Leaving more big fish in the sea reduces CO2 emissions
An international team of scientists has found leaving more big fish in the sea reduces the amount of carbon dioxide (CO2) released into the Earth's atmosphere.
When a fish dies in the ocean it sinks to the depths, sequestrating all the carbon it contains with it. This is a form of 'blue carbon'—carbon captured and stored by the world's ocean and coastal ecosystems.
"But when a fish is caught, the carbon it contains is partly emitted into the atmosphere as CO2 a few days or weeks after," said Gaël Mariani, a Ph.D. student at the University of Montpellier in France.
Mr Mariani led a world-first study showing how ocean fisheries have released at least 730 million metric tons of CO2 into the atmosphere since 1950. An estimated 20.4 metric tons of CO2 was emitted in 2014—equivalent to the annual emissions of 4.5 million cars.
Co-author Professor David Mouillot from the ARC Centre of Excellence for Coral Reef Studies at James Cook University (CoralCoE at JCU) and the University of Montpellier said the carbon footprint of fisheries is 25 percent higher than previous industry estimates.
"Fishing boats produce greenhouse gases by consuming fuel," Prof Mouillot said. "And now we know that extracting fish releases additional CO2 that would otherwise remain captive in the ocean."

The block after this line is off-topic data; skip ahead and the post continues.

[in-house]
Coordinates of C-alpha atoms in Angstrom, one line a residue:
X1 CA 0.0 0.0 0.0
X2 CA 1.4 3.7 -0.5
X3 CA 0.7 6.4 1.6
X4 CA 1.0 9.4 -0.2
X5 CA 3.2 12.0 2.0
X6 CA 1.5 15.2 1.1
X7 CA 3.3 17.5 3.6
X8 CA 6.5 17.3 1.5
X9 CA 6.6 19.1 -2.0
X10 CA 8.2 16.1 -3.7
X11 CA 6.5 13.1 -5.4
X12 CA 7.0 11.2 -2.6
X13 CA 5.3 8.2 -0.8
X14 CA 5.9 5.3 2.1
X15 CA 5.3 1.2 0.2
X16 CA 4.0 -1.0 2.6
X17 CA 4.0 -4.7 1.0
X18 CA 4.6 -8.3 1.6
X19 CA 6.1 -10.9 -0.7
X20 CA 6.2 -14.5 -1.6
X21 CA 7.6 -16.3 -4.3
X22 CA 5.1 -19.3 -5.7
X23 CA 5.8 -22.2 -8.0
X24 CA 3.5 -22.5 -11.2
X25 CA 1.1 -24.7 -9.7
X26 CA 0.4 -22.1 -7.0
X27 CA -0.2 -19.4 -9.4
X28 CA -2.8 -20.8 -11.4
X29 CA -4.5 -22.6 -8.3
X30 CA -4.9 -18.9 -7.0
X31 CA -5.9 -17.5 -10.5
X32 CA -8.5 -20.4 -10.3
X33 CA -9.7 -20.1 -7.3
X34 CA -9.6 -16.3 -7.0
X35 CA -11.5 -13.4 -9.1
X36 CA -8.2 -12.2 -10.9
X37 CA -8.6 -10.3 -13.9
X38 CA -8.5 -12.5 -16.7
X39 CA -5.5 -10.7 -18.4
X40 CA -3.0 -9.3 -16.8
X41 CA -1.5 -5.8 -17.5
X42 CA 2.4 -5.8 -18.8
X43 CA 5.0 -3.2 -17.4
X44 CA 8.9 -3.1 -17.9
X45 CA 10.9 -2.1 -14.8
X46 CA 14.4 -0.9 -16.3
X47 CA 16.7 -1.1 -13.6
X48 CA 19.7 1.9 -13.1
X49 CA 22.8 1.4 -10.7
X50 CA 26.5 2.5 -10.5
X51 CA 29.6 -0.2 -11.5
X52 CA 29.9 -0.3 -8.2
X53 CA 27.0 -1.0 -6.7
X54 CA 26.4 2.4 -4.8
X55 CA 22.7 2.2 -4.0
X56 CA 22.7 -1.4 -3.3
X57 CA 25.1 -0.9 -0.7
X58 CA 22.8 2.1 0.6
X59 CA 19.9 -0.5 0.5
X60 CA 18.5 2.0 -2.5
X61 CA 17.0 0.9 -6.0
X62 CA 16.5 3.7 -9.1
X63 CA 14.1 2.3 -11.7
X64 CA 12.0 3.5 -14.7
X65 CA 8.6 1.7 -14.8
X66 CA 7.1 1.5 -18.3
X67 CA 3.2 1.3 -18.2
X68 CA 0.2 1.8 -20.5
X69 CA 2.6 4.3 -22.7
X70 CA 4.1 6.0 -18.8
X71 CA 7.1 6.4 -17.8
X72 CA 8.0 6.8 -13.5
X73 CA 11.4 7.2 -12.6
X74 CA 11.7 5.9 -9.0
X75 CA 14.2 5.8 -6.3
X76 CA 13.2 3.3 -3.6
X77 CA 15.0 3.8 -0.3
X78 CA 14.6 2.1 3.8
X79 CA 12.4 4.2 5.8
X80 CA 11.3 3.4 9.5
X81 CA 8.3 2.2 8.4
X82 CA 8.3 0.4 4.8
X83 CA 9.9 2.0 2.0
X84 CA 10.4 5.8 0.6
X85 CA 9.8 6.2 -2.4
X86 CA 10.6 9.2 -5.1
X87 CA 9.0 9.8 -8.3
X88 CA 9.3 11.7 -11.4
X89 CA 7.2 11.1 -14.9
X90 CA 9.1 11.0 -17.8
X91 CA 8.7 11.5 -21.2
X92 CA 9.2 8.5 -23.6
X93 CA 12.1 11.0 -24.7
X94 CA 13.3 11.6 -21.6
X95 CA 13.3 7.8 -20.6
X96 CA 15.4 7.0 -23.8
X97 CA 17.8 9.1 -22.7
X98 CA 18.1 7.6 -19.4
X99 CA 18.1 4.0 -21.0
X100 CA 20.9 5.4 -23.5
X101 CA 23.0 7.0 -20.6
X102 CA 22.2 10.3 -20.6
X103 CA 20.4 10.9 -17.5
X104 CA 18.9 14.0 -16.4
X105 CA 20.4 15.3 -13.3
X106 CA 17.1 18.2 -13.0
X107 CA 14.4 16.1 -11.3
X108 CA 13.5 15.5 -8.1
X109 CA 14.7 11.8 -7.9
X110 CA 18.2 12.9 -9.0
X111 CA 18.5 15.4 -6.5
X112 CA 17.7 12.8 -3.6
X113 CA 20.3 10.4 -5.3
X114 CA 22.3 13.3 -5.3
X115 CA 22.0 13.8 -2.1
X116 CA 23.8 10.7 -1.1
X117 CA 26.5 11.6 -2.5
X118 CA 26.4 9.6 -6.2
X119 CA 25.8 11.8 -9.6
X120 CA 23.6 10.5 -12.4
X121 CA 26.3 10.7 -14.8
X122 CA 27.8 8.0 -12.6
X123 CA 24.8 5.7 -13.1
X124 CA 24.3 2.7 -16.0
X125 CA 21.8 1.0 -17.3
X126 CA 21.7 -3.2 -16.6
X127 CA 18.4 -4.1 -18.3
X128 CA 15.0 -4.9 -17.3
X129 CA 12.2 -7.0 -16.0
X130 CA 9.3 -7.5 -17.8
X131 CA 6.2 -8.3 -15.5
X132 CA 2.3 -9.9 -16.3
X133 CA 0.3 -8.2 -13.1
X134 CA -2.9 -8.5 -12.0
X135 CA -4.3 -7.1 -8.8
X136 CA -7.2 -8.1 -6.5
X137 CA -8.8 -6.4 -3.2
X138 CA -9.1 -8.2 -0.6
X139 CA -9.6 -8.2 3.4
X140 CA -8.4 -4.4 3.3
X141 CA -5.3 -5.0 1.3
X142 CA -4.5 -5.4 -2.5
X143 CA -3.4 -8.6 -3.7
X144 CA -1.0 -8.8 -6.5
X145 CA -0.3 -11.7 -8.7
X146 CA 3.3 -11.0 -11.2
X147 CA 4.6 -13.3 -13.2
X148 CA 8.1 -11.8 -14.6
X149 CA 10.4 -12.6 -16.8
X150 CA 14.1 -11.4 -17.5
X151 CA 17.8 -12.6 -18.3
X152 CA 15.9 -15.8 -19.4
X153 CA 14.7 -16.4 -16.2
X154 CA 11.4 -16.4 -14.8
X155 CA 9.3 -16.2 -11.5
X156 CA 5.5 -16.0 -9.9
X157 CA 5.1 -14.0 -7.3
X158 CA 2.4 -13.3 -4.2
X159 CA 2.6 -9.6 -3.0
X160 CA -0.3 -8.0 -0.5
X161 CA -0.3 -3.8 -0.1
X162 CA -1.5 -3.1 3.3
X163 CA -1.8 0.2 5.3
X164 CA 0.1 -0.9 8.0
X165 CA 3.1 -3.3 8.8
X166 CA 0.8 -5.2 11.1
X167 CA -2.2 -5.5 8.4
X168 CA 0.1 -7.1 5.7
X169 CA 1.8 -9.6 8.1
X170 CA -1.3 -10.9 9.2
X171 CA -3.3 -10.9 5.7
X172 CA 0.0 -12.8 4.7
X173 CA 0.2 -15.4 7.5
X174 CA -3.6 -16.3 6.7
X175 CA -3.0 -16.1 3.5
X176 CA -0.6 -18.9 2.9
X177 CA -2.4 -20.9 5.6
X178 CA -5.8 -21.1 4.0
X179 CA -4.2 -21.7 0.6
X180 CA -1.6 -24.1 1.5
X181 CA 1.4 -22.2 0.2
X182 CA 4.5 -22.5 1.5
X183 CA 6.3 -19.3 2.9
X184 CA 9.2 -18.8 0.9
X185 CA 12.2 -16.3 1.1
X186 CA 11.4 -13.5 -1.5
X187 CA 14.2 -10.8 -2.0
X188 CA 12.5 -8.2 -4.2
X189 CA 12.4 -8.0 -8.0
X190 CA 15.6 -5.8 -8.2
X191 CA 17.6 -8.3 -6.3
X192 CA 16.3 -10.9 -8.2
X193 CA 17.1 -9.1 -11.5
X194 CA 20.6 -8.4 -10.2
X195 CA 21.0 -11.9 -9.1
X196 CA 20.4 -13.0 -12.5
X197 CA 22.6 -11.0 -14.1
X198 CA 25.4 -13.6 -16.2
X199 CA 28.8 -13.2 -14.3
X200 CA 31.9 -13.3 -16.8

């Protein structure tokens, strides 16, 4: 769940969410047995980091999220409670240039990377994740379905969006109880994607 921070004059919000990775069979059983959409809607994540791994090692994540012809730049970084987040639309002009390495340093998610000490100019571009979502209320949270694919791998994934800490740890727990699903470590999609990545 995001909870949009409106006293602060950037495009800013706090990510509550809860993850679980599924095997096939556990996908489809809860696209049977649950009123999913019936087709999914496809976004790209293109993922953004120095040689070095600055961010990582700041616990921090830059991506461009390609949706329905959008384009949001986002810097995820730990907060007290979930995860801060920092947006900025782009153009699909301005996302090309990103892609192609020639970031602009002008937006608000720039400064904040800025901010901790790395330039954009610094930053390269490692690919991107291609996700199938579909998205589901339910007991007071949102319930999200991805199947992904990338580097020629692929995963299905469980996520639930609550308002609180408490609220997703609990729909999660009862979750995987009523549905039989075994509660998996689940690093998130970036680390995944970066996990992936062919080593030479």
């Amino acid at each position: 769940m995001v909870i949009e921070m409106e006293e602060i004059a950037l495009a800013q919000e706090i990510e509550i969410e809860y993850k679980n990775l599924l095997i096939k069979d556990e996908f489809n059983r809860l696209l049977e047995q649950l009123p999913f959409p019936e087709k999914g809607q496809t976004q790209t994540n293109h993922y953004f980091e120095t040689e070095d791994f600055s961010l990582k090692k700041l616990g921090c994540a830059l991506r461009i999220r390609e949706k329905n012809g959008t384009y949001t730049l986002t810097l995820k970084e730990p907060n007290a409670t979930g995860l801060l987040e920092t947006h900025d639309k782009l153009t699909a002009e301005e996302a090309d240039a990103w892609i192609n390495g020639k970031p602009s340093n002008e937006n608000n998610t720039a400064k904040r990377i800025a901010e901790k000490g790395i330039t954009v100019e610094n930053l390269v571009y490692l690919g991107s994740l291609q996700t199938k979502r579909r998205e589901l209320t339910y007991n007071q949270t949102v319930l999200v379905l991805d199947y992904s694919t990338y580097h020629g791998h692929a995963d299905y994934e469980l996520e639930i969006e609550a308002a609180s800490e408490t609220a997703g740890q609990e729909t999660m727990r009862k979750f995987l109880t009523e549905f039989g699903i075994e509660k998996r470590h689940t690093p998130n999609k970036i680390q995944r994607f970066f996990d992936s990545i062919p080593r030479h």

Large fish such as tuna, sharks, mackerel and swordfish are about 10 to 15 percent carbon.
"When these fish die, they sink rapidly," Prof Mouillot said. "As a result, most of the carbon they contain is sequestered at the bottom of the sea for thousands or even millions of years. They are therefore carbon sinks—the size of which has never been estimated before."
He says this natural phenomenon—a blue carbon pump—has been increasingly and greatly disrupted by industrial fishing.
The authors also say the phenomenon has not only been overlooked until now, but it happens in areas where fishing is not economically profitable: in the Central Pacific, South Atlantic, and North Indian Oceans.
"Fishing boats sometimes go to very remote areas—with enormous fuel consumption—even though the fish caught in these areas are not profitable and fishing is only viable thanks to subsidies," Mr Mariani said.
For the authors of the study, the new data strongly supports more reasoned fishing.
"The annihilation of the blue carbon pump represented by large fish suggests new protection and management measures must be put in place, so that more large fish can remain a carbon sink and no longer become an additional CO2 source," Mr Mariani said. "And in doing so we further reduce CO2 emissions by burning less fuel."
"We need to fish better," Prof Mouillot said.
The study is published in Science Advances.